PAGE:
"We understand the frustration," said State School Superintendent Kathryn Matayoshi.
At least 47 schools participated in Thursday’s event, dozens more than the first protest two weeks ago.
"How far do you think this is going to go?" KITV reporter Lara Yamada asked Hawaii State Teachers Association president Wil Okabe.
"I think this will go all the way until we get a contract," said Okabe.
Matayoshi said she’s focusing on the next contract and strategizing on what will calm her base.
"What this is you can sign on in one place and you can access all of those databases," she said, talking about one of a handful of pilot projects in the works right now as part of the state's Race to the Top program.
She said she’s focusing everything from simplifying how teacher’s access resources and do student evaluations, to streamlining time-consuming tasks such as field trip notifications or funding basic supplies.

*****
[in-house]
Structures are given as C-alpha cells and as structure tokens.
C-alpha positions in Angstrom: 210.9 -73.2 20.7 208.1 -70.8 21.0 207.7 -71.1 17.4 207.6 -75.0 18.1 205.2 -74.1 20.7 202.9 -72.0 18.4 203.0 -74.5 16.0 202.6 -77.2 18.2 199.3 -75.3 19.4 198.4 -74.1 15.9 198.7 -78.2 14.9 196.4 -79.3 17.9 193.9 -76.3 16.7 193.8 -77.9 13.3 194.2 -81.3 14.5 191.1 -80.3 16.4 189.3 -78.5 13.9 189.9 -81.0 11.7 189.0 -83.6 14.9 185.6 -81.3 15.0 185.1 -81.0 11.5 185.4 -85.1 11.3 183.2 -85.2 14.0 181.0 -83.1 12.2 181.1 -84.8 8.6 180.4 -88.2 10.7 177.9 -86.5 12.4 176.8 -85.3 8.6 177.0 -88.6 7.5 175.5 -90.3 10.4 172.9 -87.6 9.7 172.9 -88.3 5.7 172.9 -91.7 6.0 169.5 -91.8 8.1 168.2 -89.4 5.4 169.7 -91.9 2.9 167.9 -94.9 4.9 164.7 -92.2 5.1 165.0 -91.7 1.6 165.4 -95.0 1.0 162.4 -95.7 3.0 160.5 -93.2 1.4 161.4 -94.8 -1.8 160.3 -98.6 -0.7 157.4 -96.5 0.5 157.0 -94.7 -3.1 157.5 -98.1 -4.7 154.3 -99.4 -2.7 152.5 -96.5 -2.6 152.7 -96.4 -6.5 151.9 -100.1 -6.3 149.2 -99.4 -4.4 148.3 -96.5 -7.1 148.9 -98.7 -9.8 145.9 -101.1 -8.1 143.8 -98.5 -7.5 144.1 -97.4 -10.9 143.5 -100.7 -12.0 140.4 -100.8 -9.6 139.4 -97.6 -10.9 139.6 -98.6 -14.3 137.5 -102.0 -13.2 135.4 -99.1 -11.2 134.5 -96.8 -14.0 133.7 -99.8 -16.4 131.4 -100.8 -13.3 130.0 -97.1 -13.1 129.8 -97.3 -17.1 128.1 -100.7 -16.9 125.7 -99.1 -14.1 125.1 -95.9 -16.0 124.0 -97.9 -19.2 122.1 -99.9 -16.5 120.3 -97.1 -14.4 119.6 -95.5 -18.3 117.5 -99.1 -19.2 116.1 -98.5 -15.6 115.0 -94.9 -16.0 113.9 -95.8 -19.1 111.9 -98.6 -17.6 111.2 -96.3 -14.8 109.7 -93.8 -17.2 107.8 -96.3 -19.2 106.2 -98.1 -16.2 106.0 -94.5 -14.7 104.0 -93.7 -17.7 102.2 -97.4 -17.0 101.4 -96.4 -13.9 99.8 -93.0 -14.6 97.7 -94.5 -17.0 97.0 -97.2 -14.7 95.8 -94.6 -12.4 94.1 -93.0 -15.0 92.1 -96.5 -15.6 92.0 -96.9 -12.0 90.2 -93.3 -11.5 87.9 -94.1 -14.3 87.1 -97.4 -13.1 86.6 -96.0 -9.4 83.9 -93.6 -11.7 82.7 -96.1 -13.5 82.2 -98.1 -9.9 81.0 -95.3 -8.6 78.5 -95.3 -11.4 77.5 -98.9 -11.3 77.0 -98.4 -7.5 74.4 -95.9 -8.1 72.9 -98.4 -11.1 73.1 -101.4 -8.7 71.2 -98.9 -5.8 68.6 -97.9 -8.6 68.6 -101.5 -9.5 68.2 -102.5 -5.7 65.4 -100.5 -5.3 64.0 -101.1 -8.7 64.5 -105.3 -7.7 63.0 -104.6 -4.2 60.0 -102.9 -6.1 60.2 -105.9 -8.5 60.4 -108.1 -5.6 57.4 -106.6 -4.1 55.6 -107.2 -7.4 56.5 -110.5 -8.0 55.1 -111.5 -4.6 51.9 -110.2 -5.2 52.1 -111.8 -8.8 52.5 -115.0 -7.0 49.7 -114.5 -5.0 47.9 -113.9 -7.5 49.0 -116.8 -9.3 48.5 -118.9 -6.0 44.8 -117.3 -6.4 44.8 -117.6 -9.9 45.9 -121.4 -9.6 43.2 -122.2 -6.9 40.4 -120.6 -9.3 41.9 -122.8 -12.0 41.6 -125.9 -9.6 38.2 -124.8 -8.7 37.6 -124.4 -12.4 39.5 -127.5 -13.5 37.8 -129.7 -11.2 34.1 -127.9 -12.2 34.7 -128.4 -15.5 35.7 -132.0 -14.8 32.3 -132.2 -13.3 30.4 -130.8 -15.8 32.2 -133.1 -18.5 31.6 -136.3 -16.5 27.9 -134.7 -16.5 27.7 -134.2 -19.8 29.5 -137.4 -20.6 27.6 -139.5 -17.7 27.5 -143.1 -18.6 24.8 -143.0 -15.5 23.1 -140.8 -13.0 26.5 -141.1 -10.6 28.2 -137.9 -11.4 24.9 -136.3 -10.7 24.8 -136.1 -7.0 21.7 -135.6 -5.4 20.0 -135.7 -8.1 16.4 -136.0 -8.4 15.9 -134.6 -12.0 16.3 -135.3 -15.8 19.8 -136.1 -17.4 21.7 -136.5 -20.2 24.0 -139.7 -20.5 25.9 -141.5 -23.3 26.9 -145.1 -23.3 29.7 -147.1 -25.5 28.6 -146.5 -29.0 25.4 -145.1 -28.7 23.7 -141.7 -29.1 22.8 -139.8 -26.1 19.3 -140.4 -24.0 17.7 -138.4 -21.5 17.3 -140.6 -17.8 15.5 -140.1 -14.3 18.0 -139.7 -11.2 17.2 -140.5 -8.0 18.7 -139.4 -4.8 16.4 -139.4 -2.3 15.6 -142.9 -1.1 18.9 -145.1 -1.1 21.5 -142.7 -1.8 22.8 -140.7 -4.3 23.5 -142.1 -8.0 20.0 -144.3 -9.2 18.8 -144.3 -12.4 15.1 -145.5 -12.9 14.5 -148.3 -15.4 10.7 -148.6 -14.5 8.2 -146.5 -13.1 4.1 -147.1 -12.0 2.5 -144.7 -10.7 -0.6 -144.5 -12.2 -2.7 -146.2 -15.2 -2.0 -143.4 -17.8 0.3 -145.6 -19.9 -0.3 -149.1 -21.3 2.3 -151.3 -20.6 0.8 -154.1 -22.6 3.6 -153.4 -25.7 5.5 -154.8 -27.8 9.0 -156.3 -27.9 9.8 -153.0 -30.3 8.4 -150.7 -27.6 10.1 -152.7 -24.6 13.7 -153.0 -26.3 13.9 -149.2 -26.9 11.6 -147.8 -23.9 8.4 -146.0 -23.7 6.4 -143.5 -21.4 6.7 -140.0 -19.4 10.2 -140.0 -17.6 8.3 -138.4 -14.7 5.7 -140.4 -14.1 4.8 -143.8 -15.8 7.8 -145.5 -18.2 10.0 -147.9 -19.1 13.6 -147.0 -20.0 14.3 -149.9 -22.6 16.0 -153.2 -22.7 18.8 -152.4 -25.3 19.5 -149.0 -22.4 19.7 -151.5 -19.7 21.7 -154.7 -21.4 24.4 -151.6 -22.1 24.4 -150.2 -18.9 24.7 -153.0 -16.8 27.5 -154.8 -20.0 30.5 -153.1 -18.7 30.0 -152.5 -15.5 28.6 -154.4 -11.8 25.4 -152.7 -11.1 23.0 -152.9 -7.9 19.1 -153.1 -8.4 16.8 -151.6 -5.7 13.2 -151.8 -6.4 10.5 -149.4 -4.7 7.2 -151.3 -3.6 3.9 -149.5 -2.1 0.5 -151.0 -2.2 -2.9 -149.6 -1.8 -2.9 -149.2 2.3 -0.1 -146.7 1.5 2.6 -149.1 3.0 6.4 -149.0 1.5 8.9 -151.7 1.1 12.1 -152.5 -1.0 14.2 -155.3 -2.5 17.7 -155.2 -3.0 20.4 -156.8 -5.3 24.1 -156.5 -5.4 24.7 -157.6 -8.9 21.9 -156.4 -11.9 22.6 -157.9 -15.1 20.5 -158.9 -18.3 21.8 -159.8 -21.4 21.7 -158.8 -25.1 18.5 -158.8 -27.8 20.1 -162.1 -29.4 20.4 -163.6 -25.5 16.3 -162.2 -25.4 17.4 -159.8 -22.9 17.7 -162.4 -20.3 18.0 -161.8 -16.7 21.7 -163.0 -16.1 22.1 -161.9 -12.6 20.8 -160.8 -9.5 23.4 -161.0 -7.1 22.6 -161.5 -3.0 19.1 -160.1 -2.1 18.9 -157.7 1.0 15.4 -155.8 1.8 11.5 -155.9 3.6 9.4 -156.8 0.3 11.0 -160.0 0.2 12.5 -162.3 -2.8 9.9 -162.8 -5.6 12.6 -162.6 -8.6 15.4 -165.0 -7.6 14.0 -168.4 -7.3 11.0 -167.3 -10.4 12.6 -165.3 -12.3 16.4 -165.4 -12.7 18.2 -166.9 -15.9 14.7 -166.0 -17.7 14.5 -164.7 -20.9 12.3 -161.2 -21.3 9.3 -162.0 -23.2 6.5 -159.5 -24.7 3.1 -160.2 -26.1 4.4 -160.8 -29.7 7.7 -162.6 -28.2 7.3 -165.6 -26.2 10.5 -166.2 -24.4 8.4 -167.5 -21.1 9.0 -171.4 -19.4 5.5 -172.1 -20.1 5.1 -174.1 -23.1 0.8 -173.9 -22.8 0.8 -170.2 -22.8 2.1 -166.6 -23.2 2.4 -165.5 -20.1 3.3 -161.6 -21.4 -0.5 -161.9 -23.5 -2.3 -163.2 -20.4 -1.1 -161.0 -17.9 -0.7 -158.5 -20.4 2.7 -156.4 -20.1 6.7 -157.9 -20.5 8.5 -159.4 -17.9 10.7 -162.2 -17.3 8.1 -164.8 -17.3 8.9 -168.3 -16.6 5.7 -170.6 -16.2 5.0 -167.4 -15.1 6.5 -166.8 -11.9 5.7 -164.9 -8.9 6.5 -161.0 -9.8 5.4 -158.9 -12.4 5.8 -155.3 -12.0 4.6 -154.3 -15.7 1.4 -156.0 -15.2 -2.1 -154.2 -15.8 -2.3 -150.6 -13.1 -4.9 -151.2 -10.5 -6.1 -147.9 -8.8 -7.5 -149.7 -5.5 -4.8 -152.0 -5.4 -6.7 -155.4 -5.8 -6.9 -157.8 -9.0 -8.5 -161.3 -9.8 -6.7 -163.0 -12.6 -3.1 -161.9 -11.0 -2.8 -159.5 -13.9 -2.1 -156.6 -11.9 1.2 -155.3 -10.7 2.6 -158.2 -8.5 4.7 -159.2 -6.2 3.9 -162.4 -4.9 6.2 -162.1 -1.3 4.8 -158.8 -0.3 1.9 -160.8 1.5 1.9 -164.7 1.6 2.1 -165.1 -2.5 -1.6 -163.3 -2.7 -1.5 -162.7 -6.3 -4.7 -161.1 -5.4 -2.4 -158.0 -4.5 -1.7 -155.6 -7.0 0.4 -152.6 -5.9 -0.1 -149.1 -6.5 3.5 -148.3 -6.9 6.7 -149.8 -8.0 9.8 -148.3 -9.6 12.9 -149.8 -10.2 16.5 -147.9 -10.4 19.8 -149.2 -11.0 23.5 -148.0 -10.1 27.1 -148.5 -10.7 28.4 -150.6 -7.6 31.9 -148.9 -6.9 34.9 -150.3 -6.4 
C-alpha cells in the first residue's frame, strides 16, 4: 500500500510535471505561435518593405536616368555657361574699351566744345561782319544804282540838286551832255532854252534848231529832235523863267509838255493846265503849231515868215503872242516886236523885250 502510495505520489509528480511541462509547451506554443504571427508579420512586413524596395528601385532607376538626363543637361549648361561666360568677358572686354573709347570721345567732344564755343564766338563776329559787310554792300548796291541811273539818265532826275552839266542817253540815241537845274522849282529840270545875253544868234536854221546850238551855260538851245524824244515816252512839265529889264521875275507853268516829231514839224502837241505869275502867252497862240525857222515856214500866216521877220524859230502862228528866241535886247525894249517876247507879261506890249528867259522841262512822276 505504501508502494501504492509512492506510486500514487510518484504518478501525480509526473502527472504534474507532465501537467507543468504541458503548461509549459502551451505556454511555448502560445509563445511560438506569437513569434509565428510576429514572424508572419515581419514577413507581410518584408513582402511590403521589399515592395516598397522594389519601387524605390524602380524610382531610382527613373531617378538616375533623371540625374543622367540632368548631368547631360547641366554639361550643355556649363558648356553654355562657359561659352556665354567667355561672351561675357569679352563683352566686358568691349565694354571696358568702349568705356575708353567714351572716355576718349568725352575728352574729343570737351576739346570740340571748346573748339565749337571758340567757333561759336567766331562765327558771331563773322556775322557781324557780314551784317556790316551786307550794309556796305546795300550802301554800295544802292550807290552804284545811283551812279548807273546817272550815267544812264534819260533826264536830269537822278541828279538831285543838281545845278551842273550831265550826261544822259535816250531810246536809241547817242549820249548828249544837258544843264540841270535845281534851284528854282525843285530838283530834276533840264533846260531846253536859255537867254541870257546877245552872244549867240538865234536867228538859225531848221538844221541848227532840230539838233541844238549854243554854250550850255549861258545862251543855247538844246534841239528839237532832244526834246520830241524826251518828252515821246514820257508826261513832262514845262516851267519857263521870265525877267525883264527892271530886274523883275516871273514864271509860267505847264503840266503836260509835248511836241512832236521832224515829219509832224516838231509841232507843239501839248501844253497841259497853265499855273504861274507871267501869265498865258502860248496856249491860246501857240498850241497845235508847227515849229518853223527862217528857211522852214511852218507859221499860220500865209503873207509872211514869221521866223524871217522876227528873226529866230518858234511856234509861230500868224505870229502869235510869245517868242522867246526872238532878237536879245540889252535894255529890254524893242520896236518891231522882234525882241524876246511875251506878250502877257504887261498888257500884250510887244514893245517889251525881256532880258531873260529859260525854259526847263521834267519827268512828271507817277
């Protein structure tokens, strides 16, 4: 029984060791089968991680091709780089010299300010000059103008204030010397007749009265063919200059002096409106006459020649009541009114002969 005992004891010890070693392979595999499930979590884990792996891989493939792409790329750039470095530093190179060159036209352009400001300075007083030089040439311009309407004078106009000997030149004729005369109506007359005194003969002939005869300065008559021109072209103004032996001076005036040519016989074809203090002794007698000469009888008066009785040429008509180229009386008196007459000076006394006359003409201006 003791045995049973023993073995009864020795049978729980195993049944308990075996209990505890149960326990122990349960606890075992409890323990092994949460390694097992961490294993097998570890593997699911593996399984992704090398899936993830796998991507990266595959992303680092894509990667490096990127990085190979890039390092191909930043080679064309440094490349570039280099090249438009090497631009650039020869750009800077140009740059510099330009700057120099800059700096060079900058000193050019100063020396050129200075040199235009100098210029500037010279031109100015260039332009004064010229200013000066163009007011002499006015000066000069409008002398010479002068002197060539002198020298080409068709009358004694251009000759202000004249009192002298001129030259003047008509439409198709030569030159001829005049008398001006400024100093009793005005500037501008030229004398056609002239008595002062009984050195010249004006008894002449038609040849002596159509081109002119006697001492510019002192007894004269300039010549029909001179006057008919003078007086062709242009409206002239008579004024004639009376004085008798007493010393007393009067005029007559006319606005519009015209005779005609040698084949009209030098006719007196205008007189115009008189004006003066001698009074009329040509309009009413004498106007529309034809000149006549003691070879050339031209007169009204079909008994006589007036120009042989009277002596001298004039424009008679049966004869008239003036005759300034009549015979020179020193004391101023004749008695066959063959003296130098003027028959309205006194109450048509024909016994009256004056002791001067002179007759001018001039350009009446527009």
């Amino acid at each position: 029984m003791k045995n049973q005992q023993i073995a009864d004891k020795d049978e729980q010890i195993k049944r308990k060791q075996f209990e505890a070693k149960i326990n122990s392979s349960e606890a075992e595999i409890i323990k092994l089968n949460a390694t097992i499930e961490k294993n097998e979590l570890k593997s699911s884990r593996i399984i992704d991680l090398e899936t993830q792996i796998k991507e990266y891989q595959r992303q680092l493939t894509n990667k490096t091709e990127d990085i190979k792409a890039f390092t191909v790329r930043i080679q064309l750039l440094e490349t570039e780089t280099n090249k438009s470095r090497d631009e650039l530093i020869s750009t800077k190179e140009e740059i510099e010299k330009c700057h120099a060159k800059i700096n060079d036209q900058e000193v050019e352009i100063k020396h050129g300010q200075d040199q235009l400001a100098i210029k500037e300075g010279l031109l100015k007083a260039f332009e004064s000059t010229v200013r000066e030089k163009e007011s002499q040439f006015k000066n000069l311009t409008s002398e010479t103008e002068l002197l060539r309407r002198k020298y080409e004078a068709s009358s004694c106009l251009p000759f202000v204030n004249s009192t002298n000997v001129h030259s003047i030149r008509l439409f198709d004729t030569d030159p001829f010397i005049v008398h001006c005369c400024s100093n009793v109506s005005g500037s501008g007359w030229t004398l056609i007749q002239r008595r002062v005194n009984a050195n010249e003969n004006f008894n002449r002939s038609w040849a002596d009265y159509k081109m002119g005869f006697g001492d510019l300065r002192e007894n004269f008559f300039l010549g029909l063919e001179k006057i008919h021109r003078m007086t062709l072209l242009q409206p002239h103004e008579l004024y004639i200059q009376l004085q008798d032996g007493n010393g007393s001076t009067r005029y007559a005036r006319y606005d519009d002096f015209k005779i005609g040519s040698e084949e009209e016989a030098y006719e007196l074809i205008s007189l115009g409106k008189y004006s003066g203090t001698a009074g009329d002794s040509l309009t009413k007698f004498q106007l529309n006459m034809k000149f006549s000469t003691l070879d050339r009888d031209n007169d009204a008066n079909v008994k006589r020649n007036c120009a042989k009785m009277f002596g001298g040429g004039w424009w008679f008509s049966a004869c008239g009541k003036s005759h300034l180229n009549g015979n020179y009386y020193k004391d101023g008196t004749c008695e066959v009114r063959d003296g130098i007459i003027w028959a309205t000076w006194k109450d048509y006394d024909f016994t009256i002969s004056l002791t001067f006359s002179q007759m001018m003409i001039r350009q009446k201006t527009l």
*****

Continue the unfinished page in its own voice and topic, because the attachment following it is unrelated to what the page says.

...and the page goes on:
"When you talk to people about what is so frustrating about their job, a lot of it is because they have all this other stuff they have to do," she said.
Matayoshi believes each one is all part of a growing tool box that teachers will appreciate, but the when asked about teacher pay, she was quick to remind us, it’s a subject off the table, with contract negotiations underway.
State and union negotiators will meet again on Dec. 5.